Stratfor Faces Lawsuit for Failing to Secure Customer Data

Even though Stratfor took a lot of measures to prevent any misuse of the information Anonymous hackers obtained from them as a result of the hacking operations from December 2011, some of their customers are not content and they filed a lawsuit against the organization demanding more than $50 million (35 million EUR).

According to Statesman, the class action lawsuit was filed by David Sterling in New York, accusing the company of negligence, breach of contract and violation of the Stored Communication Act.


Stratfor is blamed for not taking the necessary steps to secure its computer system, thus resulting in the loss of 90,000 credit card details and over 5 million email messages.

On the other side of the fence, Strafor argues that the suit should take place in a Texas court since the company is based in Austin. Furthermore, the company states that it owes the plaintiff only $349 (245 EUR) representing the amount paid by customers for Stratfor’s services.

With the countersuit filed by the think tank in Texas, they want to demonstrate that they’ve been doing their best to make sure their customers are secure. First and foremost, they contacted the FBI as soon as they learned of the breach, also hiring security consultants to investigate the attack.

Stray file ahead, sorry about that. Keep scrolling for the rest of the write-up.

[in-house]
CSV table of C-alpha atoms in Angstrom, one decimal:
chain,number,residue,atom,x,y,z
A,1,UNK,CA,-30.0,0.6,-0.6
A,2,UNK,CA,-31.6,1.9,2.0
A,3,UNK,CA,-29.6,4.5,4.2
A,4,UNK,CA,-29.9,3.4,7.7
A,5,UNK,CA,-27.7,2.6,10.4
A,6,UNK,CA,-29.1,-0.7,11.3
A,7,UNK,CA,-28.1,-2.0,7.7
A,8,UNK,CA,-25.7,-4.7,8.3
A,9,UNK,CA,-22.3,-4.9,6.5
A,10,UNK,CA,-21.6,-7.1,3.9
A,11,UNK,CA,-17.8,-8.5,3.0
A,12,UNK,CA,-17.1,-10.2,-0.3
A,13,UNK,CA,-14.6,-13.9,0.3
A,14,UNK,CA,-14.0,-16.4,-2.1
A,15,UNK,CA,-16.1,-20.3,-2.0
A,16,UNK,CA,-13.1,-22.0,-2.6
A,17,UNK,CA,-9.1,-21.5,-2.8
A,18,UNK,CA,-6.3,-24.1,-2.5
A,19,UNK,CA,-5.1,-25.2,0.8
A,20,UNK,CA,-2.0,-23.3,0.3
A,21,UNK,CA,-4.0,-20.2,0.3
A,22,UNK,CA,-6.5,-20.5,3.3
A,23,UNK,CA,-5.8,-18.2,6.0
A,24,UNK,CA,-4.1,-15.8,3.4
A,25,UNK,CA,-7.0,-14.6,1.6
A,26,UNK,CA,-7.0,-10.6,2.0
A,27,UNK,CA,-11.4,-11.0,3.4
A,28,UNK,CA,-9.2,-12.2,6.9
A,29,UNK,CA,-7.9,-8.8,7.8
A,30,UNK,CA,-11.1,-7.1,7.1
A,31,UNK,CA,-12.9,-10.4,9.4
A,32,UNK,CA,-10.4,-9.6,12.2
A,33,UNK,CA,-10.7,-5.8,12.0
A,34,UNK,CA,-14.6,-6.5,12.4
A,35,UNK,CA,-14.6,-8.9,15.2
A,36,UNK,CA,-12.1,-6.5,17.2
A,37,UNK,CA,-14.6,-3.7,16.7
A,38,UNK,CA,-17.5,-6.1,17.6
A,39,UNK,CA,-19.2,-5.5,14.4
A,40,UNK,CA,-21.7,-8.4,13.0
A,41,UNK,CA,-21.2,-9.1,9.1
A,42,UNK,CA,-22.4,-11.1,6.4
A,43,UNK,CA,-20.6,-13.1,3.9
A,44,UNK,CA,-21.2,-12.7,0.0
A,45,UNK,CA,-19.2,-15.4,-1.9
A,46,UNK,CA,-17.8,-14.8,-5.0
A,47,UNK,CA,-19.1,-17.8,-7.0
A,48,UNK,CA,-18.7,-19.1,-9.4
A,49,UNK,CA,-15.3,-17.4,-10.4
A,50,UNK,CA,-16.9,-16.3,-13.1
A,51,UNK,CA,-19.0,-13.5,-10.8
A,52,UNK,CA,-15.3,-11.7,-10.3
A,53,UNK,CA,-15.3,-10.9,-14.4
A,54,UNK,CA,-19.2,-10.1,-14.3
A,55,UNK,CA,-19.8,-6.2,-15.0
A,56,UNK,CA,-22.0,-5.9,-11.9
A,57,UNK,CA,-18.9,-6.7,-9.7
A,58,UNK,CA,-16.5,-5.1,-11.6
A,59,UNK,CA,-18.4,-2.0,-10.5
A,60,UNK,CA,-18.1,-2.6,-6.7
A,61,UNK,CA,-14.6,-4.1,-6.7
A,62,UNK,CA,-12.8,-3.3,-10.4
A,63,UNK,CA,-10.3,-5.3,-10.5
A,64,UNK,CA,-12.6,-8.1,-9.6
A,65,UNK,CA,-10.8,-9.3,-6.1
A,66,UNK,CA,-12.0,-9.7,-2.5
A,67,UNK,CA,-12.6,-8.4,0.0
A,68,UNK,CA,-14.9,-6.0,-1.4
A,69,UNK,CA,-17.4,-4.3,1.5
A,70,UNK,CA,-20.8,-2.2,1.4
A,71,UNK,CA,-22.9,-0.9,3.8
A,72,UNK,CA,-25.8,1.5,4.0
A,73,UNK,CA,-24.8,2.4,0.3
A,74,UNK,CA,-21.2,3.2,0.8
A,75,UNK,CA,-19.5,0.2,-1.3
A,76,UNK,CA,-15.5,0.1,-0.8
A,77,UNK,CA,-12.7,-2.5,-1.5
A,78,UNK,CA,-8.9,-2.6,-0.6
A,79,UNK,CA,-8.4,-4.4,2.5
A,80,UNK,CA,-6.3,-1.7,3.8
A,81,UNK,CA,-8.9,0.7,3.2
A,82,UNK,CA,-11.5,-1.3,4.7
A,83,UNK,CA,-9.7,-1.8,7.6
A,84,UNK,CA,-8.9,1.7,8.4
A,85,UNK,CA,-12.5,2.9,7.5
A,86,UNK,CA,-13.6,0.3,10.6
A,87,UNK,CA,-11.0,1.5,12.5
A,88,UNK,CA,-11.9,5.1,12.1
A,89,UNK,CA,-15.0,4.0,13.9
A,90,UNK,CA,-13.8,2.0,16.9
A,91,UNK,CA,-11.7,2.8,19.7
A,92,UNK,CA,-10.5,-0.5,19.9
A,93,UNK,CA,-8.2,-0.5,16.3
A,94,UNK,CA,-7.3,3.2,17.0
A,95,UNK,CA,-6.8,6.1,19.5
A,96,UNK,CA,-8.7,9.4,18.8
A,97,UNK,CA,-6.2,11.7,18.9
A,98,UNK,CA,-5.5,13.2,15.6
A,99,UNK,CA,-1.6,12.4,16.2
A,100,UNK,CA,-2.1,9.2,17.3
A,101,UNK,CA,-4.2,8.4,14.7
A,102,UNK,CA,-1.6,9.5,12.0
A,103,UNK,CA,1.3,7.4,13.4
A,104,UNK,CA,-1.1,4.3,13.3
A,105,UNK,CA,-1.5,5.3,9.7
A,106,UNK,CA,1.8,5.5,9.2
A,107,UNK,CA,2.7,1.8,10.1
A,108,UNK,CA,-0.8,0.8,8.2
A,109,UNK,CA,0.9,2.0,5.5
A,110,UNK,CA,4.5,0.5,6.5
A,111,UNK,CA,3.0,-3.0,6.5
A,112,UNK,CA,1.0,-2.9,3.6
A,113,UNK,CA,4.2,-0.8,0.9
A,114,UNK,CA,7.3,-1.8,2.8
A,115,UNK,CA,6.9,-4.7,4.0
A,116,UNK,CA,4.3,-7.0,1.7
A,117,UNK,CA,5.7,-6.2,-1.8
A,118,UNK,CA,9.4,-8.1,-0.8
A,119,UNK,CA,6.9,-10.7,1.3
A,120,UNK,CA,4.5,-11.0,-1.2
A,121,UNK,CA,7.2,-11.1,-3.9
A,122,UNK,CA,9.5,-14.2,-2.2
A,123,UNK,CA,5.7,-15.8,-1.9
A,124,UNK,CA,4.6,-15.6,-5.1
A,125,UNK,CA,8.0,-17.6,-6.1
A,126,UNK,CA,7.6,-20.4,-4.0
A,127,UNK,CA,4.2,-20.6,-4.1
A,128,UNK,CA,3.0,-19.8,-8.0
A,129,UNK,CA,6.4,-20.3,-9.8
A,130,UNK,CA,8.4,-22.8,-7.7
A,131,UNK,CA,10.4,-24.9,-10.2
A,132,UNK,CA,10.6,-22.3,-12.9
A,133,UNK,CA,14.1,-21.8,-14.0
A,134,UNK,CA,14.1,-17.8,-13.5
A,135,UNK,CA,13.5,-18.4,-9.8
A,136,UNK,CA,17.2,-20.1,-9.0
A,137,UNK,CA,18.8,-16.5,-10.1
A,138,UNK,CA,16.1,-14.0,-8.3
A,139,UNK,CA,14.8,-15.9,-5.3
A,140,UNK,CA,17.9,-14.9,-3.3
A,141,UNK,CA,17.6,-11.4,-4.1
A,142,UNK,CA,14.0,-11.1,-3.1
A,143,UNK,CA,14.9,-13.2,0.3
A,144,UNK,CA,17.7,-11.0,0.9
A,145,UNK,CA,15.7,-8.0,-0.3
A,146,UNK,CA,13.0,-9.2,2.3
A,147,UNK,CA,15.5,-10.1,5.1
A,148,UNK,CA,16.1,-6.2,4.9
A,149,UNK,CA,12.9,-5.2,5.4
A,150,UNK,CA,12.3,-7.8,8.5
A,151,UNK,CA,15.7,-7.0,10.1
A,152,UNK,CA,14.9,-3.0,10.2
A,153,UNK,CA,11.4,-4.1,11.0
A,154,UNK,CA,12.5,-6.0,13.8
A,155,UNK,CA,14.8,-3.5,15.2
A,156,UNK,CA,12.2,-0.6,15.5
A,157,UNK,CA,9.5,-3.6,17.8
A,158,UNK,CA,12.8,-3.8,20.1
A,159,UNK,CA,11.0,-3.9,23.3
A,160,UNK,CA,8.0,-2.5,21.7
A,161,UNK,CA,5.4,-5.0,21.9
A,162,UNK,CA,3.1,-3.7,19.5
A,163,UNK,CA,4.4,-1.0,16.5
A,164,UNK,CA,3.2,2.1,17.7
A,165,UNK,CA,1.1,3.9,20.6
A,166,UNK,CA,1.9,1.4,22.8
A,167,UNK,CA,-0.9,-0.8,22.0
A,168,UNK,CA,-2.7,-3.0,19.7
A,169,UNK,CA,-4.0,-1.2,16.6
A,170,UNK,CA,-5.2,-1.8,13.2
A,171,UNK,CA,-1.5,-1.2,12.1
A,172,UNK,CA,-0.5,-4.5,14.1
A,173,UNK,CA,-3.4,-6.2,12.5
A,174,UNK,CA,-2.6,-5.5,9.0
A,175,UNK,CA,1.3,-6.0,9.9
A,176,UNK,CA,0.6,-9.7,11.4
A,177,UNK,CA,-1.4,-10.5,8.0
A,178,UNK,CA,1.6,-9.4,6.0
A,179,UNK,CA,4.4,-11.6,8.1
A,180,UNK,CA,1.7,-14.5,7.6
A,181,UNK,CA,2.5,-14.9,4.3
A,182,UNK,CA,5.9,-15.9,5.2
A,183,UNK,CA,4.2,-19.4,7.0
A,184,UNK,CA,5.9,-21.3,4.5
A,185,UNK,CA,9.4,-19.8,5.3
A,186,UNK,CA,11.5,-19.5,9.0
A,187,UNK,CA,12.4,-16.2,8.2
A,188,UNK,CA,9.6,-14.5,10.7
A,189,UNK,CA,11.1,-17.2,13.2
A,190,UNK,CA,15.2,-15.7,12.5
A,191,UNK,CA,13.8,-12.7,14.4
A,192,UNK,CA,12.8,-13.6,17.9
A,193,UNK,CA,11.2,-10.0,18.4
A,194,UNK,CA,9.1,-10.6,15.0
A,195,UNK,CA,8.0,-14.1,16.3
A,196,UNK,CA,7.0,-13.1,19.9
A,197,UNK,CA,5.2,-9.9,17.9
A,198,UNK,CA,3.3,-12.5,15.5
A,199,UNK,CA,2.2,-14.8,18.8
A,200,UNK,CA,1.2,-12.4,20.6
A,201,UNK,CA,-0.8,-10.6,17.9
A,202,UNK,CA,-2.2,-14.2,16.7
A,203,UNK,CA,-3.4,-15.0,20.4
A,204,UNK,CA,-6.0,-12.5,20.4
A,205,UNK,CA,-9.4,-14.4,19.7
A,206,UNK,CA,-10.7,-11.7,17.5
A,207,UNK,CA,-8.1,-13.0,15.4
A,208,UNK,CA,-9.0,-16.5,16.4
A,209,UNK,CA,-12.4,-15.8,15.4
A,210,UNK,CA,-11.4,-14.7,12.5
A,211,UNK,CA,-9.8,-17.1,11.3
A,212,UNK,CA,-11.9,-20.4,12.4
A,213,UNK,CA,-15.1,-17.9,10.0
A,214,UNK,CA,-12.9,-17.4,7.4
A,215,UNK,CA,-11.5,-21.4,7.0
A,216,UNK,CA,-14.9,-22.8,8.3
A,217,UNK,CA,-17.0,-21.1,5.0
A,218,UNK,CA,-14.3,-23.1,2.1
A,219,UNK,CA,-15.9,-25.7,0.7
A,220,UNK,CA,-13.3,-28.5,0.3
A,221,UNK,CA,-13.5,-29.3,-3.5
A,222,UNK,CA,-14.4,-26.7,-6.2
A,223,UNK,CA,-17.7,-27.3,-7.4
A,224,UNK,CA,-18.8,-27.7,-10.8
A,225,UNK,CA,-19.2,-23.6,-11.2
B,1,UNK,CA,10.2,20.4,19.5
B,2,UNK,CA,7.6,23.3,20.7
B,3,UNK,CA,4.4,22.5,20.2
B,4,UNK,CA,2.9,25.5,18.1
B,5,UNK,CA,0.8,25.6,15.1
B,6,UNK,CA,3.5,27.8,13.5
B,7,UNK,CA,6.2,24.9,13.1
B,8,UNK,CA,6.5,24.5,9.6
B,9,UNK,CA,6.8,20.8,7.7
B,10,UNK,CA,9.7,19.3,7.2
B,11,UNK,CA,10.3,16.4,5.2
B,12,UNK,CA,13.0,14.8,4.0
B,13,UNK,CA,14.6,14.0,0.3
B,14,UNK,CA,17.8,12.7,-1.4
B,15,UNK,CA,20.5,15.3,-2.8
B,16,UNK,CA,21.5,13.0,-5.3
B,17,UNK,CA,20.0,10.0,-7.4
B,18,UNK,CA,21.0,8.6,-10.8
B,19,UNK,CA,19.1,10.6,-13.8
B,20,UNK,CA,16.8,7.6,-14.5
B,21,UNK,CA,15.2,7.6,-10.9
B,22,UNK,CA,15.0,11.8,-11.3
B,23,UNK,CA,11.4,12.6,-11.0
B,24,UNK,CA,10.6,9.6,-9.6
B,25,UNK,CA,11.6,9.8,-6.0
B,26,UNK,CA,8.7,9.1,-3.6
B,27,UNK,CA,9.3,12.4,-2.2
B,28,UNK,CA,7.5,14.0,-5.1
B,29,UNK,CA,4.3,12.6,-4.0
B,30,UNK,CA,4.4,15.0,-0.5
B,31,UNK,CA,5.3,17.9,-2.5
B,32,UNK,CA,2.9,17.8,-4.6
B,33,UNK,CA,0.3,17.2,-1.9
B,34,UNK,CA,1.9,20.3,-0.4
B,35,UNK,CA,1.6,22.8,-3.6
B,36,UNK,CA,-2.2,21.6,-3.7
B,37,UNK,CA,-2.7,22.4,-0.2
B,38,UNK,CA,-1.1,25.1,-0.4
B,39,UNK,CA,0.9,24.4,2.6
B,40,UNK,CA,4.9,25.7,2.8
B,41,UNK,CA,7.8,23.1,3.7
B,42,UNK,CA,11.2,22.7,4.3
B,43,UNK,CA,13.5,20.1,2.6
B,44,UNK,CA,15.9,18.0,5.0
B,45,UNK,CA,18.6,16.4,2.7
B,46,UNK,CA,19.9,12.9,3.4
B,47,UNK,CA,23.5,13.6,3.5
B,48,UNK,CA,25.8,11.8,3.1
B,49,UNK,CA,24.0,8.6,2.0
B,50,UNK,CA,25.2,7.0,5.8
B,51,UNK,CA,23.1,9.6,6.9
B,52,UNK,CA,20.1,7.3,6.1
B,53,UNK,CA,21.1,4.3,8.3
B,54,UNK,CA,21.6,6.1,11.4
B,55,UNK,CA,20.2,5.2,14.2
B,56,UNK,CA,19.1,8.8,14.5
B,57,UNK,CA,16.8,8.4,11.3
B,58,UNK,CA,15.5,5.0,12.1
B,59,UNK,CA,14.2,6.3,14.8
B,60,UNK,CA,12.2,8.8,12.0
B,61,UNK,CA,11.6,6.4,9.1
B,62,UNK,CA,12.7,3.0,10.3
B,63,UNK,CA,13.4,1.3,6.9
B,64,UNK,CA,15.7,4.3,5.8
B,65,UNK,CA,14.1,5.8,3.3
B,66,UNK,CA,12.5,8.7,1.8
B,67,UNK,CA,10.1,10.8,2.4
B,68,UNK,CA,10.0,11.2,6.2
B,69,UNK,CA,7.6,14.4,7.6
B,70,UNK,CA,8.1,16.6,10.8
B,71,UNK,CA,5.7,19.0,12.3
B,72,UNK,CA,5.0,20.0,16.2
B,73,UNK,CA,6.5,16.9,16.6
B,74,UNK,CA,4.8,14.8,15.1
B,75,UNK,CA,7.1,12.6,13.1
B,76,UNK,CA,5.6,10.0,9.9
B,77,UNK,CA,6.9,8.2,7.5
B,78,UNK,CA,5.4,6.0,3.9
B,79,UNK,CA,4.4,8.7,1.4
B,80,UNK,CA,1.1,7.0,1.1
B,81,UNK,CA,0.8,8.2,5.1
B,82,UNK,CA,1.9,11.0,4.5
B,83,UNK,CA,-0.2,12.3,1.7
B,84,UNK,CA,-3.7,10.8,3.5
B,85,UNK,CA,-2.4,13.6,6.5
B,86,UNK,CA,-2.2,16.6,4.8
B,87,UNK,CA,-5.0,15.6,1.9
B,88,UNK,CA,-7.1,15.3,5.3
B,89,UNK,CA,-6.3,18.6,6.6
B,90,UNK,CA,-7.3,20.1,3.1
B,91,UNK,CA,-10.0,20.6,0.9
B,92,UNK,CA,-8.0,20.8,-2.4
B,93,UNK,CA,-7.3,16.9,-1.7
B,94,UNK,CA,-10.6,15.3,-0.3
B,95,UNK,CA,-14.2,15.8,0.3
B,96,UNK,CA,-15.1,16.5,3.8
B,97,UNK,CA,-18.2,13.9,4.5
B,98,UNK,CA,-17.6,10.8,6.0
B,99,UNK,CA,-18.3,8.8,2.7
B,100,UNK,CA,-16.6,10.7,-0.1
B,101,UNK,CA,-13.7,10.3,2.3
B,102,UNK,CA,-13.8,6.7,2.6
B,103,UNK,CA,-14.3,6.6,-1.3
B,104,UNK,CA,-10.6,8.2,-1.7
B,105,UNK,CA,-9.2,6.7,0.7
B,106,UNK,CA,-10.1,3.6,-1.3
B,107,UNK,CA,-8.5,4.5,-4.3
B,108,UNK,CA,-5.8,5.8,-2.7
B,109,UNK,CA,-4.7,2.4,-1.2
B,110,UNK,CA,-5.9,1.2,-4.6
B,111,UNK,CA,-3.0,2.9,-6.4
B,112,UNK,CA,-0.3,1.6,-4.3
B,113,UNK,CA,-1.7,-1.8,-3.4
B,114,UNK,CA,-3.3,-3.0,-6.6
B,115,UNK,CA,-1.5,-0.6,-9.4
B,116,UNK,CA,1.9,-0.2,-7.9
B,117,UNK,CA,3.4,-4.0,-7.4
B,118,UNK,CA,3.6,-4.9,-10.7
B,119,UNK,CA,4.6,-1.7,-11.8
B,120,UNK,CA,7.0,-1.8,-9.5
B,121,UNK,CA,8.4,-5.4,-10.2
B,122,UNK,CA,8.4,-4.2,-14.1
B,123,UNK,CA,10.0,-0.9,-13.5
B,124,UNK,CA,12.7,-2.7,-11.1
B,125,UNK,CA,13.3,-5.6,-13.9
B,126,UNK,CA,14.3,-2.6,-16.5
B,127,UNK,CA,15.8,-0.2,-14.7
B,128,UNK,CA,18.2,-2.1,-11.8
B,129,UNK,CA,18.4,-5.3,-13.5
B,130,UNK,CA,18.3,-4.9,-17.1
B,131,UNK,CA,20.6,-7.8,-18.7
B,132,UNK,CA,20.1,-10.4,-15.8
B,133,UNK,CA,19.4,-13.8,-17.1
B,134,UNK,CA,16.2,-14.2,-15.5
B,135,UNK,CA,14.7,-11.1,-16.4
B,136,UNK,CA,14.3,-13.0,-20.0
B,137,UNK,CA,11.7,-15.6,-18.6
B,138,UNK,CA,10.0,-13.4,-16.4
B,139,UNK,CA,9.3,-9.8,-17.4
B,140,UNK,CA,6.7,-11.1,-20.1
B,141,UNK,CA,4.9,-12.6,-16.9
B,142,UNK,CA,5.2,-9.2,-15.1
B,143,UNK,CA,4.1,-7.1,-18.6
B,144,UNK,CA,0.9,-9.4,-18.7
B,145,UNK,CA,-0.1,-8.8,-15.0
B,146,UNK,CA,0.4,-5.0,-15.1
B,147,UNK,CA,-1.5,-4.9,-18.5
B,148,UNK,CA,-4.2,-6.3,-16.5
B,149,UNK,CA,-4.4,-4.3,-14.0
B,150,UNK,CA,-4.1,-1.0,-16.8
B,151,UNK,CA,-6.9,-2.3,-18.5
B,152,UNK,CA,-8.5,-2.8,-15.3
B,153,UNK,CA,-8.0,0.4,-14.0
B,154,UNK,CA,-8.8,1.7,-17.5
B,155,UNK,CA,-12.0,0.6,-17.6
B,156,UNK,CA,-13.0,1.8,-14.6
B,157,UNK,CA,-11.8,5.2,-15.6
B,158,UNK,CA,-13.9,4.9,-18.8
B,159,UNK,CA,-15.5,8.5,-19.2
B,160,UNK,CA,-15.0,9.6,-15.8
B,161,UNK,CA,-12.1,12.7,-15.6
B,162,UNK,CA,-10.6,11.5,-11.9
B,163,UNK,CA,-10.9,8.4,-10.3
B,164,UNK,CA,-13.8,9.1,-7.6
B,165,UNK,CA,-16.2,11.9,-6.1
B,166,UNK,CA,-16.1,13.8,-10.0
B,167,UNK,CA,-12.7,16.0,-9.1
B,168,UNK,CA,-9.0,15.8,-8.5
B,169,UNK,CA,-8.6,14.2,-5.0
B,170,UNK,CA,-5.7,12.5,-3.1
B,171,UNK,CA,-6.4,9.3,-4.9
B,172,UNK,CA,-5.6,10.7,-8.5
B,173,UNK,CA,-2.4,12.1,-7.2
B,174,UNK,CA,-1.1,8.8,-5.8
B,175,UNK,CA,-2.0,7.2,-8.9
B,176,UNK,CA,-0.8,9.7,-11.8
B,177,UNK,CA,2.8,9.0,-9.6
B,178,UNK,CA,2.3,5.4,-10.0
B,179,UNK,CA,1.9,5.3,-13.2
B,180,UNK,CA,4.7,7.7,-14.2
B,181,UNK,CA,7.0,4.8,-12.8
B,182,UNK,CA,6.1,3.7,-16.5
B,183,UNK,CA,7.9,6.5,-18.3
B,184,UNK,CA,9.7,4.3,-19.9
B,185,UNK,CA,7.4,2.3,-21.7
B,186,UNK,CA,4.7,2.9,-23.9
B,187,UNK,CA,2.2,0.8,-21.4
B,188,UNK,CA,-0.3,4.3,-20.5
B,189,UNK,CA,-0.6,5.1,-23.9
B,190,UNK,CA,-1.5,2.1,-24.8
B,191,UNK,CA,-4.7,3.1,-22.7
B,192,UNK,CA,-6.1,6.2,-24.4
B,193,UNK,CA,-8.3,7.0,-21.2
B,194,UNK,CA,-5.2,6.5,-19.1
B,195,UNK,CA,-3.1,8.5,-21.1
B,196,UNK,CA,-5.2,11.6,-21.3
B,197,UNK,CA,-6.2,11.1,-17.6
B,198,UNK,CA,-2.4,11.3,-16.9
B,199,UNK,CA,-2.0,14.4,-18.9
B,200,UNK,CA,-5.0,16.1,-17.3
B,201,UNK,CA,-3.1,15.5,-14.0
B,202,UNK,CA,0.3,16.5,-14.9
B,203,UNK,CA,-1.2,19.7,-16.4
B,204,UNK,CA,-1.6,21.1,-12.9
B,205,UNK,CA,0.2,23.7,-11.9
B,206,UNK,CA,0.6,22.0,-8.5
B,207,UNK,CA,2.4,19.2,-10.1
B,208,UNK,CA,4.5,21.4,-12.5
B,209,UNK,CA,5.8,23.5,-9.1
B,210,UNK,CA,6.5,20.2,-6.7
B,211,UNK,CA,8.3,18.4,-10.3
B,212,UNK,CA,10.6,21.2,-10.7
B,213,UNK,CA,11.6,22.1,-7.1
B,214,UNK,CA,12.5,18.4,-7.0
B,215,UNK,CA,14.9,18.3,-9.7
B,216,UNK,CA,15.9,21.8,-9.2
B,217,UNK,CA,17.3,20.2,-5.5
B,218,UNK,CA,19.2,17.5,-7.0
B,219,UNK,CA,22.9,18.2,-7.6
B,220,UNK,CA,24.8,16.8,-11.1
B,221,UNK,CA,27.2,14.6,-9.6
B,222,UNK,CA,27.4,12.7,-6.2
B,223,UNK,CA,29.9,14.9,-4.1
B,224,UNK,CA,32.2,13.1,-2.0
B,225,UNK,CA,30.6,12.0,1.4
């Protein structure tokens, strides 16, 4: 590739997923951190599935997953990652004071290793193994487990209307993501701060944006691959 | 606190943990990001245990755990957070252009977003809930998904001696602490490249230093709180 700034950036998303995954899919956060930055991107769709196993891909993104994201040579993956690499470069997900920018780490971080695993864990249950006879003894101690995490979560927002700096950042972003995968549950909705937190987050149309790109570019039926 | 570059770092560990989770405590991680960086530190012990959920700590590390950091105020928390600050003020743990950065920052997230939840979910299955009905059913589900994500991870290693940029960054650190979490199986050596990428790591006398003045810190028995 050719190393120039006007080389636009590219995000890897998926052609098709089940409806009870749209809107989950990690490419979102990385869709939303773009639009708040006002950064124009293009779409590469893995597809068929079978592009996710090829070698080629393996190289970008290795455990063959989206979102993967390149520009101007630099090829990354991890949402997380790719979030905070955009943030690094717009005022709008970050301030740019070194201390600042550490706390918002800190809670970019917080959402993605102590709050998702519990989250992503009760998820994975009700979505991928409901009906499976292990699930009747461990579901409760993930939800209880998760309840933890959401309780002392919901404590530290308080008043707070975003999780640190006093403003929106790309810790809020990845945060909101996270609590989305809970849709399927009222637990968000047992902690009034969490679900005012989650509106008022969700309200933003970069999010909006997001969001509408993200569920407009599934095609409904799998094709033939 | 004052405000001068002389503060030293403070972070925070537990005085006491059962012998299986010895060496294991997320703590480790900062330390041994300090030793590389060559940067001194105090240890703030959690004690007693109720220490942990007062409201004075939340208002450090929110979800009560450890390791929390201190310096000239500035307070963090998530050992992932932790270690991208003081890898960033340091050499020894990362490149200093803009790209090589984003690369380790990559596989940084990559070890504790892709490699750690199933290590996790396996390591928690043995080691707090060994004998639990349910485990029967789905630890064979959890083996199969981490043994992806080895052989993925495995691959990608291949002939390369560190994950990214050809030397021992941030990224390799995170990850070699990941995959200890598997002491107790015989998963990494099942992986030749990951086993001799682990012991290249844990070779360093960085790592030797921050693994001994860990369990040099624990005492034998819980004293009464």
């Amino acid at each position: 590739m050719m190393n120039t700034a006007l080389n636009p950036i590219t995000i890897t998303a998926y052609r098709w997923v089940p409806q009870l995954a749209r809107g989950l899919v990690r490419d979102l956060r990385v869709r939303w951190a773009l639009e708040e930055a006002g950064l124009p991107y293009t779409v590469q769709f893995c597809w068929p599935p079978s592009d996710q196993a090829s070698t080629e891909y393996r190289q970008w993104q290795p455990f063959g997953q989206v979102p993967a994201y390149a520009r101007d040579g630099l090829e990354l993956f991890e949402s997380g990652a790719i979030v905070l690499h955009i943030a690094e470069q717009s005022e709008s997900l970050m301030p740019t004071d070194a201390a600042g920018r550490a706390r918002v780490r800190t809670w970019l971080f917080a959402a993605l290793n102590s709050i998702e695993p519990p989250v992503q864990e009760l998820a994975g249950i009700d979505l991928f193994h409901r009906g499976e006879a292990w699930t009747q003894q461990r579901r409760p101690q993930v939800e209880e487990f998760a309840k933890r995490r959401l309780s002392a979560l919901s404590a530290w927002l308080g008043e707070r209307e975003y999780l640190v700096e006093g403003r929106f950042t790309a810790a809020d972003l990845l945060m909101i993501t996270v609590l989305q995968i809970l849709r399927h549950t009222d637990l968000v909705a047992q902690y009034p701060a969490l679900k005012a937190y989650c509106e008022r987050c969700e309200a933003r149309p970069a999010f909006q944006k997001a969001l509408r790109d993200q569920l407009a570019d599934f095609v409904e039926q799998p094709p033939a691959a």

Furthermore, they even offered all customers identity protection services and advised them on all the security measures they should take to make sure their assets are protected.

Ever since Anonymous managed to breach their defenses, the company has been trying to resume its normal activities, but not before they made sure that similar incidents will be prevented in the future.

Unfortunately for them, all sorts of accusations started flying in their direction, not to mention the fraud schemes that currently target their customers. The Deep Green Resistance is accusing them of working with law enforcement agencies to spy on the Occupy movement and cybercriminals launched massive phishing campaigns that target their customers.


news.softpedia.com

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